Michael Capizzi woke up in a Newport Beach hotel one morning to a working parent's nightmare: He had taken his 6-year-old son along on a business trip and the boy had come down with chicken pox.
"I freaked out," admitted Capizzi, an executive from Boston. "All of these people were waiting for me at the office."
Capizzi called his wife. Then he called his office. The consensus: Take Mikie, who wasn't feeling the least bit sick, along.
"We isolated him in a certain area of the office and it all worked out fine," said Capizzi, stressing that not even the chicken pox dimmed his enthusiasm for taking each of his kids--he has four--on business trips several times a year. His tip: Stay at a hotel with a pool and make sure to set aside some time for fun after your work is done.
Hollywood director Stuart Gordon is just as enthusiastic about mixing business and family. He has arranged to take his wife, Carolyn, and three daughters on location all over the world, from Australia to Hungary to Italy--where they lived in the castle in which the film was being shot.
"The good part is that I've been to a lot of the places we're learning about in school," said 15-year-old Suzanna Gordon, who still corresponds with friends she made overseas. "And I love helping out on the set."
Whether it's for a few days or, in the Gordon's case, weeks or months at a stretch, growing numbers of working parents are on occasion toting a backpack or diaper bag along with a briefcase on business trips. A national survey conducted by the U.S. Travel Data Center revealed that 16% of business trips last year--more than 17 million--included a child.
Dr. Bennett Leventhal, a child psychiatrist and chief of psychiatry at the University of Chicago, doesn't understand why even more parents don't try it. "People think kids will be bored, but they're not. This helps them learn to be comfortable and adept in different situations and different places," said Leventhal, who takes each of his three children on at least one business trip a year.
Not only do the kids clearly benefit from the experience, some parents suggest the presence of children can enhance business relations. "It sets a tone," explained Michael Capizzi. "They see I'm a guy who really cares about my family."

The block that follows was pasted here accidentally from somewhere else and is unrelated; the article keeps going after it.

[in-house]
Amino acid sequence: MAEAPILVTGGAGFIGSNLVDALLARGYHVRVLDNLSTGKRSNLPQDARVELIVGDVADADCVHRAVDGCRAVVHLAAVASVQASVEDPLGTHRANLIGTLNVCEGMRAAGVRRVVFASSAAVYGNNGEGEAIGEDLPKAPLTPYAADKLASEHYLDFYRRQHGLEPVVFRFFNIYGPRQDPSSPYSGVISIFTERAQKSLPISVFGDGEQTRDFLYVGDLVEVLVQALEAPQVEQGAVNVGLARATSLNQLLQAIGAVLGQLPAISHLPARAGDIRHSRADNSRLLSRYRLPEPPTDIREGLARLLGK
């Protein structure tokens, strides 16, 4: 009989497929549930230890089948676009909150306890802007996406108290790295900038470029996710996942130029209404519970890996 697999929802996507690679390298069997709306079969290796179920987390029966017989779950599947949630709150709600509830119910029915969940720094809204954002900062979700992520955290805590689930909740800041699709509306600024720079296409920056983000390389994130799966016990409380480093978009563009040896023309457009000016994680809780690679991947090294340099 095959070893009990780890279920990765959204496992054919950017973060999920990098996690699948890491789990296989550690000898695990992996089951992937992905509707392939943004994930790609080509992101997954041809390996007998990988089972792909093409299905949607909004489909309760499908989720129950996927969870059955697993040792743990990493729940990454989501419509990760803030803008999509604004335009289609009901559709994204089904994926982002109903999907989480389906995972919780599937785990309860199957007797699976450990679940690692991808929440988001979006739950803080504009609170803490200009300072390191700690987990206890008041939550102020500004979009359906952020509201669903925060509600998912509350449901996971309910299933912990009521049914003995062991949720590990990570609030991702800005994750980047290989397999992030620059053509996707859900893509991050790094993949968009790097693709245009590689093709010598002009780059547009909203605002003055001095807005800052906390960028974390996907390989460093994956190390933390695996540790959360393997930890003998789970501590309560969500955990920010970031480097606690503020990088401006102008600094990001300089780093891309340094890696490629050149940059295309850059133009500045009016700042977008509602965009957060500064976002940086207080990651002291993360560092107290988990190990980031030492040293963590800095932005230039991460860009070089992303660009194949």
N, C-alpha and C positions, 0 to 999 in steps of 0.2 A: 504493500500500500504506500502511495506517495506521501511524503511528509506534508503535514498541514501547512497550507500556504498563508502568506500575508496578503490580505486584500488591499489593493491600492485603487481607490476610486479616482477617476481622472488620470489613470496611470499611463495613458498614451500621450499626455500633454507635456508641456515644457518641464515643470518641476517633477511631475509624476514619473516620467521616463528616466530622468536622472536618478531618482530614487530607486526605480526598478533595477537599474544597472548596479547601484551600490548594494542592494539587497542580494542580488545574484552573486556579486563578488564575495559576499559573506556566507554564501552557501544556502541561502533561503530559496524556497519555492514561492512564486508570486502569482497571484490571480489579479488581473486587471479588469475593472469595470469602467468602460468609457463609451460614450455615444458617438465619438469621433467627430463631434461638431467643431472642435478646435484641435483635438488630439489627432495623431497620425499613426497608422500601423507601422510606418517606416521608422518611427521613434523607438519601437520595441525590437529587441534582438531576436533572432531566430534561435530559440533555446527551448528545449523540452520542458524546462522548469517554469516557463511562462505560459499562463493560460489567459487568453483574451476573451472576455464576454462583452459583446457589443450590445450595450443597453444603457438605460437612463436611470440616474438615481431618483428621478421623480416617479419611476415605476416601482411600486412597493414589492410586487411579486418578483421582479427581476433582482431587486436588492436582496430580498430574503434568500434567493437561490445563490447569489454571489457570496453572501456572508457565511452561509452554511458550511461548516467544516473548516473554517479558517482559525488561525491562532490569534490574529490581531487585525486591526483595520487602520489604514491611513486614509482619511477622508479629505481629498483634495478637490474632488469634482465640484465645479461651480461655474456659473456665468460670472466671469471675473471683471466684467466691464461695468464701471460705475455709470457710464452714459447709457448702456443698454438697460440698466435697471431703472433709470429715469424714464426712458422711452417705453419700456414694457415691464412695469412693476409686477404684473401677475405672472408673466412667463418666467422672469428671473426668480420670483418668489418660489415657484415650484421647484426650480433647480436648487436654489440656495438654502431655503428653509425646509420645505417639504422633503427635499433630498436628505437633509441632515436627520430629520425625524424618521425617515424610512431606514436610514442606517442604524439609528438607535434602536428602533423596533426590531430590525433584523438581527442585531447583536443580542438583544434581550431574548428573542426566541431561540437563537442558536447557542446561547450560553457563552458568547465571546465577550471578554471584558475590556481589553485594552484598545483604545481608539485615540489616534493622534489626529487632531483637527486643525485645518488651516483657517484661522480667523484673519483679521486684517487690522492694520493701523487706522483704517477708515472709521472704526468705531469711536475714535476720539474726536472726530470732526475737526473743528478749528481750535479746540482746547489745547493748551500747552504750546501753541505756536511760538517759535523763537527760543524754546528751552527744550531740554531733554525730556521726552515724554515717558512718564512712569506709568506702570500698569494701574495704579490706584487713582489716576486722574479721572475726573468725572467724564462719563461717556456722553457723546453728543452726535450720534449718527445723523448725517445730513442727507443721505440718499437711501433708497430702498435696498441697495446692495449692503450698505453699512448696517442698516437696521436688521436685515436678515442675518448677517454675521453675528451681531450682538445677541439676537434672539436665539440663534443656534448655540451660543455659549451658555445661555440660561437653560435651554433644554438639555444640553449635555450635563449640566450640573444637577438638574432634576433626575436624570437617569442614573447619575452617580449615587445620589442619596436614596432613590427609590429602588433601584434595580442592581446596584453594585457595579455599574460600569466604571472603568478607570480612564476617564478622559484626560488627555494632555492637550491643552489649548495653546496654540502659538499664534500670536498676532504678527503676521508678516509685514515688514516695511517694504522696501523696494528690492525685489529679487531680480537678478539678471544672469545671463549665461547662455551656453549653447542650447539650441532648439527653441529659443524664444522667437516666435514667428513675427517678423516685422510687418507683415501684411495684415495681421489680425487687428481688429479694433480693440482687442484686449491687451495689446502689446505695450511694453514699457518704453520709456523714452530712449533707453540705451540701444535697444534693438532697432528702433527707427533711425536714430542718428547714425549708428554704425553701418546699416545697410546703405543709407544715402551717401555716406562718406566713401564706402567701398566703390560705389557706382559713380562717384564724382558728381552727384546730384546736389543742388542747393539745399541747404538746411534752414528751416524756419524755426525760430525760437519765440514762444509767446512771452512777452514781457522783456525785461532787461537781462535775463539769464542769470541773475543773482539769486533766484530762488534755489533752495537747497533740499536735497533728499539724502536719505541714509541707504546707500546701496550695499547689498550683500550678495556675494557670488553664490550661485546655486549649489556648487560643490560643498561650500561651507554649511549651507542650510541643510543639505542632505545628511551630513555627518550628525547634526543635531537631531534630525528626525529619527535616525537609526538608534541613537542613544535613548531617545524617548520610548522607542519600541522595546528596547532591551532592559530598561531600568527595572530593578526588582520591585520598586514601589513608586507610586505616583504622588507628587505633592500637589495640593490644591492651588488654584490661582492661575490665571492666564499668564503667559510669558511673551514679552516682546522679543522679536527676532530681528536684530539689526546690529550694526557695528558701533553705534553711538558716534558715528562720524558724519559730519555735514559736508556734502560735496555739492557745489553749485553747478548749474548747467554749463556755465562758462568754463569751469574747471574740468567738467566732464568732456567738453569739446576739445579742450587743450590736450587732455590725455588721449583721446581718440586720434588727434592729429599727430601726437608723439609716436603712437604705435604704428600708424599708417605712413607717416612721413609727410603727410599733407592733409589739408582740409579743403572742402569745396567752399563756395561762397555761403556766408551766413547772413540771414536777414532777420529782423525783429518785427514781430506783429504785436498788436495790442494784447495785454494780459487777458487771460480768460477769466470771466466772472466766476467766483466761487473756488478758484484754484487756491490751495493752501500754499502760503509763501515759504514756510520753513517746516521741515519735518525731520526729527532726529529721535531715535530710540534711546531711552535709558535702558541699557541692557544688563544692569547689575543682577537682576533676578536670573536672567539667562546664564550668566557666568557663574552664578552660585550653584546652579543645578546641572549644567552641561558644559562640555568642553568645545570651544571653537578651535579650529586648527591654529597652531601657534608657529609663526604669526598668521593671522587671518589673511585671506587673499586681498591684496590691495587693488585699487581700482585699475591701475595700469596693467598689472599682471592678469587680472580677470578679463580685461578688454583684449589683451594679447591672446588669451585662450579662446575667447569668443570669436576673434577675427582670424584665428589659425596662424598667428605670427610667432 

That's provided parents have chosen an appropriate business situation--tense negotiating sessions probably wouldn't be a good time--and make sure business colleagues are told in advance and voice no objections. The kids should be prepared, too. Are they willing--and old enough--to stay alone in a hotel room for a few hours? Do they understand that the parent/child fun will not come until the work is done?
"These days, people are much more accepting of children being around," said Terry Henson, a member of Holiday Inn's international board of directors. Her tip: Do your homework ahead of time to make sure you've got sitters or activities available for when you must work. Henson, managing director of two Orlando, Fla., Holiday Inns, offers free licensed day care at her hotels.
Certainly, there's no better way to give the kids a sense of what we do.
Even a long flight delay didn't dampen 12-year-old Matt Kolsky's enthusiasm. He recently returned from a trip with his management-consultant dad and can't wait to go again.
"I never saw my dad do work stuff before," explained Matt, who lives in a Chicago suburb. "I didn't figure a business meeting could be that interesting. But when you catch on to what they're saying, it's really neat."
Taking the Kids runs the first and third week of every month.